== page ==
Project Management in Practice

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Opposite of job dissatisfaction is not job satisfaction … what do you mean?

Reading endless research papers for my MBA may finally be paying off. I’m finding one or two gems. This one from Frederick Herzberg is one such article. He contends that dissatisfaction and satisfaction actually contends with two different human needs. First, being the nature to avoid pain from the environment, second being our drive and ability to achieve. Therefore they are in fact not opposites of each other. Does this tally up?

Opposite of job dissatisfaction is not job satisfaction ... what do you mean

In most staff surveys the number one complaints I can remember are to do with company policies and administration. Timesheet system is crap, too many meetings, things too slow to move, my manager is a !@$!@% are some of the most common ones. Closely followed are to do with working conditions – stress, balance of personal life, relationship with peers, pay etc. Herzberg calls these the hygiene factor of jobs.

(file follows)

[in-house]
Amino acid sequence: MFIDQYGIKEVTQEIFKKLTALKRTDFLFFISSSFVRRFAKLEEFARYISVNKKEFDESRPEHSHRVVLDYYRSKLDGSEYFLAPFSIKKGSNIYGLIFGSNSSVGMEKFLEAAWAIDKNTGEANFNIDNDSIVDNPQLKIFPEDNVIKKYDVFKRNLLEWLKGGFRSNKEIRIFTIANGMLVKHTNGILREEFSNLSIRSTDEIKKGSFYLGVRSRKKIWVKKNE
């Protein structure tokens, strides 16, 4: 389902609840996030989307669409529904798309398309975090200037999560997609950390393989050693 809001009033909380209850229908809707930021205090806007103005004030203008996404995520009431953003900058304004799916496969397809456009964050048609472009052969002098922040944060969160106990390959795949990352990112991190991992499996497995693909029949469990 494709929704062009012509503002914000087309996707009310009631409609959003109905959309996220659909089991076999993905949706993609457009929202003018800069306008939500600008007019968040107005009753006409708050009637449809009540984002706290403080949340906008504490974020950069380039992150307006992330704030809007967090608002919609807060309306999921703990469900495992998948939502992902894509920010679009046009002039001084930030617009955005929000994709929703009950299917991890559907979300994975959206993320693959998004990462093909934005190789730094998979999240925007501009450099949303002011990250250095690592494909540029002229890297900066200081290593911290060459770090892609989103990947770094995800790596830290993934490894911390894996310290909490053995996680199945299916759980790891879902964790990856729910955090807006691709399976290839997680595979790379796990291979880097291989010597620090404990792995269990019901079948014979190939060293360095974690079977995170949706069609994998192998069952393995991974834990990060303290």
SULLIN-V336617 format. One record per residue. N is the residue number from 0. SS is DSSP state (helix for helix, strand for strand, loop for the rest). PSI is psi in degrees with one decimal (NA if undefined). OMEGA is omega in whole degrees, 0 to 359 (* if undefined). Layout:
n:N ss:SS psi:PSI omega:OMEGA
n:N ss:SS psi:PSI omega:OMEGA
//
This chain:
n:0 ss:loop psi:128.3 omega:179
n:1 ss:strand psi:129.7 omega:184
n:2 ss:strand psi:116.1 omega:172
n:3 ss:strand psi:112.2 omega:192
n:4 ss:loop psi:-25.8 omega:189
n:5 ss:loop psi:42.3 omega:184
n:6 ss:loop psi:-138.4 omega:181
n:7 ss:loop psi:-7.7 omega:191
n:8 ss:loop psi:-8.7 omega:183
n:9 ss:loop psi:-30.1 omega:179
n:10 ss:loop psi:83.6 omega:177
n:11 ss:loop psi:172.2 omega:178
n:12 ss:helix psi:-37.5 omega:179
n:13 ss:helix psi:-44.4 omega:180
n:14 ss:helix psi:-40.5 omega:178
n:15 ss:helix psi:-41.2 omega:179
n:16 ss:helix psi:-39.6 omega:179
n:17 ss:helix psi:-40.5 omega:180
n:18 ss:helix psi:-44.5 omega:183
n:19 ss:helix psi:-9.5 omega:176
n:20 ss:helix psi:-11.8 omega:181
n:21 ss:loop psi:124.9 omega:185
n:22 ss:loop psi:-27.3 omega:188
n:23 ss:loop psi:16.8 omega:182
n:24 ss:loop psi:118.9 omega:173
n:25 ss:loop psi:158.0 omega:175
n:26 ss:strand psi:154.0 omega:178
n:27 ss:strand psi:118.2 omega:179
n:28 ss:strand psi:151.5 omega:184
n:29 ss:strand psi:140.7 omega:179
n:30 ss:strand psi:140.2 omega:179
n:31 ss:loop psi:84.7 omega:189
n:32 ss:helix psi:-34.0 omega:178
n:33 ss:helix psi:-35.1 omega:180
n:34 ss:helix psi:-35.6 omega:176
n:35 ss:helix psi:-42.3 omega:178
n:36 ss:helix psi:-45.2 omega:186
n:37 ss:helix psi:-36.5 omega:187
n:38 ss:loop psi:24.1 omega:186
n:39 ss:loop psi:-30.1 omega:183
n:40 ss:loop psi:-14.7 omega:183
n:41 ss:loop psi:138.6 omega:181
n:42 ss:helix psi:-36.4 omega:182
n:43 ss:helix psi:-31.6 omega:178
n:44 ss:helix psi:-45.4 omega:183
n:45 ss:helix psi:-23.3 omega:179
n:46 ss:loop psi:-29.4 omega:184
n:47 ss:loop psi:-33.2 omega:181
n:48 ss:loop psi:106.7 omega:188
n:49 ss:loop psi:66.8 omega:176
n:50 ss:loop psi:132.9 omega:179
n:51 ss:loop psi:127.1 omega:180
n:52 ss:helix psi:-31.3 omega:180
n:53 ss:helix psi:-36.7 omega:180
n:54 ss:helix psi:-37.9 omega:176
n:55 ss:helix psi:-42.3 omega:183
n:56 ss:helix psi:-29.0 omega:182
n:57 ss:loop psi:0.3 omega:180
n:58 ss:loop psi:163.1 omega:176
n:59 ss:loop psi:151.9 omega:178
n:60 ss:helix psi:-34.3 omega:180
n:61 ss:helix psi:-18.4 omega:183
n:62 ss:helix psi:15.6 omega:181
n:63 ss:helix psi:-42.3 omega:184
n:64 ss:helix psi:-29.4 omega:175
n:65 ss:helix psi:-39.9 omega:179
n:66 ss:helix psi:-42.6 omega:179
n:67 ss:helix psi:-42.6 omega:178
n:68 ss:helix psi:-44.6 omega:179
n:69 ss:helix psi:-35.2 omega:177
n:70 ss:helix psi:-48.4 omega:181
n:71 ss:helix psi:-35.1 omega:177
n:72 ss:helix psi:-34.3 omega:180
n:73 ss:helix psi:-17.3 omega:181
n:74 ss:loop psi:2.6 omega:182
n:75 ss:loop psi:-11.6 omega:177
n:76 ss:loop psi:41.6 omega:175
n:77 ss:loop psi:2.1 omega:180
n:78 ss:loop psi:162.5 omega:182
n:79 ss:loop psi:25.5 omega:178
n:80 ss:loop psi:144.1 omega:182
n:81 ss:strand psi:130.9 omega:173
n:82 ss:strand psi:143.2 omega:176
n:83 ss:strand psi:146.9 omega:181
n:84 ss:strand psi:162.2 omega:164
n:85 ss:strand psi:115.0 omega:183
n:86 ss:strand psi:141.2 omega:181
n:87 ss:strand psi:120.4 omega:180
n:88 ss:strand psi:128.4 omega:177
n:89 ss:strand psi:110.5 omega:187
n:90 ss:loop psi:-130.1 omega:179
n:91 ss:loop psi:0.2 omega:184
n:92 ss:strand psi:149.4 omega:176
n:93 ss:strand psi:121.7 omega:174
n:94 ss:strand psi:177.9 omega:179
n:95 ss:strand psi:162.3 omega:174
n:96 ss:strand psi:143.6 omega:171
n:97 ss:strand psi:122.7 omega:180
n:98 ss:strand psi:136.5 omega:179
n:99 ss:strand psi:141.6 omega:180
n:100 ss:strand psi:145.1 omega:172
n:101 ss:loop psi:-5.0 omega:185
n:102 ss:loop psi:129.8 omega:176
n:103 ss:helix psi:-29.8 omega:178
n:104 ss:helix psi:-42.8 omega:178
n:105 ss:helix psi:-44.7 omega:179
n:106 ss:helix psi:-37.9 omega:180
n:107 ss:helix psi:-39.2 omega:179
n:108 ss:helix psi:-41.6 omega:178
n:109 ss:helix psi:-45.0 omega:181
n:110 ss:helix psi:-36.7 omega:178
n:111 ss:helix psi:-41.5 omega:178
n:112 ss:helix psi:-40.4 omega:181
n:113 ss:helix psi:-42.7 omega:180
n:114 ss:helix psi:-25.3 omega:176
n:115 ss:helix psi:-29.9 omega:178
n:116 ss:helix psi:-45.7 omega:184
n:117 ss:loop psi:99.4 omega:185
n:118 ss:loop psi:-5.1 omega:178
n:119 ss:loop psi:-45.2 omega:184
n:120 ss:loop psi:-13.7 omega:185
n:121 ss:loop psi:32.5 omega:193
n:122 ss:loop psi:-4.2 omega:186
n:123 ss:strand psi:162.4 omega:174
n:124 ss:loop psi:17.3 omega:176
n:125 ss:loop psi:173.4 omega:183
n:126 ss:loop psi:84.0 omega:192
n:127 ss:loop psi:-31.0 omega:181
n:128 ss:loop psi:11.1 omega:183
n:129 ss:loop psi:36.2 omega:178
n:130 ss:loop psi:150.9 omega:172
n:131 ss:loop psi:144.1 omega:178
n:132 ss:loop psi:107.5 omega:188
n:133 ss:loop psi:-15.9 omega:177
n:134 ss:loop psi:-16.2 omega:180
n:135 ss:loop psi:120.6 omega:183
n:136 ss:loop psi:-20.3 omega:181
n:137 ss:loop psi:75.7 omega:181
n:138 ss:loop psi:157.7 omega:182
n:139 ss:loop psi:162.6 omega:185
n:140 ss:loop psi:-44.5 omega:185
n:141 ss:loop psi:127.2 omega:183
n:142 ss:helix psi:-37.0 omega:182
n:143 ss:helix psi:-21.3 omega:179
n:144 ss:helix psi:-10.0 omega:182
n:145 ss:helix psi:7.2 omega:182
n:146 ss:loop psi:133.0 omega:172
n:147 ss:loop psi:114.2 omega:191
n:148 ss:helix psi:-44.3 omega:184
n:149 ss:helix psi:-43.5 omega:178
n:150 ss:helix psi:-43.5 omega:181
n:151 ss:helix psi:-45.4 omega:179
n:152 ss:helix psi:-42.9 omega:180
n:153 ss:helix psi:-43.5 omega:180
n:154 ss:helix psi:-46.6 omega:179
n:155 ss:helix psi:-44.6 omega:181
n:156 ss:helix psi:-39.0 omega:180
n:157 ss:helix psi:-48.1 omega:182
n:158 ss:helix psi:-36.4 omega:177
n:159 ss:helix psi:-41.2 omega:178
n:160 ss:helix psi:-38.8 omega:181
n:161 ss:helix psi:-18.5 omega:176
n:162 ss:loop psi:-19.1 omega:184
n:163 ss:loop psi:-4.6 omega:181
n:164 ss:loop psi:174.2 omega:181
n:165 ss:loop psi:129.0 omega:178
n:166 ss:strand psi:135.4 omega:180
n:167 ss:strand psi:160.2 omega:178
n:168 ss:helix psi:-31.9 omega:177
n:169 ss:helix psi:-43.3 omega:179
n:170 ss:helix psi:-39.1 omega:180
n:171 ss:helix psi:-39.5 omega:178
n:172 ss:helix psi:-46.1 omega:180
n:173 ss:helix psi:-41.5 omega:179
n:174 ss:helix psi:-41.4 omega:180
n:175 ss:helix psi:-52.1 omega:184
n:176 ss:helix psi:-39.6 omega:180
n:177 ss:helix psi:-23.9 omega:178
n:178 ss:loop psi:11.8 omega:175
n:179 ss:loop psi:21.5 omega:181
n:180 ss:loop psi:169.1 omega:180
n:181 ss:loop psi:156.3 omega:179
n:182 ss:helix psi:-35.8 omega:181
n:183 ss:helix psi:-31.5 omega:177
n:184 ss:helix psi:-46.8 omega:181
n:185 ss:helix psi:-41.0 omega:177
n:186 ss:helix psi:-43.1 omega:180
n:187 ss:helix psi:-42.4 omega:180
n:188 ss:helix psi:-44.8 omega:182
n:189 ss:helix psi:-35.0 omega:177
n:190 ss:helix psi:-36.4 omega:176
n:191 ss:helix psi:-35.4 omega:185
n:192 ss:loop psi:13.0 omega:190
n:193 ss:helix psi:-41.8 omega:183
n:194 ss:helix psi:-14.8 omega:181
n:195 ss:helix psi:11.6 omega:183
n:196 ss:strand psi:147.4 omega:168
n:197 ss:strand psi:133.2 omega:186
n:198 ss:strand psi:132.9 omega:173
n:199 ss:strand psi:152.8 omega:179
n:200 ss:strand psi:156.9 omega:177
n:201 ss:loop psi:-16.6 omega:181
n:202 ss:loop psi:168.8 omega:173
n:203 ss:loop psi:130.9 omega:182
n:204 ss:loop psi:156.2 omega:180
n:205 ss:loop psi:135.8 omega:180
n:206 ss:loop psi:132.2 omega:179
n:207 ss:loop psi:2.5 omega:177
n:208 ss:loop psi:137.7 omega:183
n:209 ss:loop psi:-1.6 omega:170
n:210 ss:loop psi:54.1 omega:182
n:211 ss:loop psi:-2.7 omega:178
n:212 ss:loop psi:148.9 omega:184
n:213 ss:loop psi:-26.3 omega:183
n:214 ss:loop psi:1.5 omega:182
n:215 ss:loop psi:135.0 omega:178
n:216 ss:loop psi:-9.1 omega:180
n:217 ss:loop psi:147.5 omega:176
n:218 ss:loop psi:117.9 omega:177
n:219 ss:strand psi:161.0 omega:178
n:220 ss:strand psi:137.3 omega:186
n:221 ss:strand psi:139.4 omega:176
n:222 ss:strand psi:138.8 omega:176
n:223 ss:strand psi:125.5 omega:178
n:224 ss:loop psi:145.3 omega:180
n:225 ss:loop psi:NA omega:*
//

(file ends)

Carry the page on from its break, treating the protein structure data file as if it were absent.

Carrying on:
I work in the field of IT. In most cases, people are reasonably well compensated. I hardly see anyone leave jobs for these reasons. I see far more people leave jobs because they cannot advance themselves (lack of training), the work itself doesn’t challenge them, they don’t feel recognised for their work or don’t find a sense of personal achievement in their jobs. Herzberg calls these the motivating factors of jobs.

The situation may be different in other blue collar jobs. While it is tempting to lump all my colleagues past and present into a single bucket, I’ll avoid that. Instead, if I think of my career to date, I tend to find it quite plausible. Hygiene factors have to tip the balance so much more than the motivating factors to influence me to stay of move on. So Herzberg has my affirmative vote on this one.

Why does this matter for management? One typical weakness in management is our focus on things that make the loudest noise. It is easy to identify the hygiene factors and express how dissatisfied you are. As managers we spend lots of time trying to make those go away. That actually doesn’t motivate us as much. All it does is takes an irritation away. Our productivity and ultimately job satisfaction rests on the motivating factors … why we work.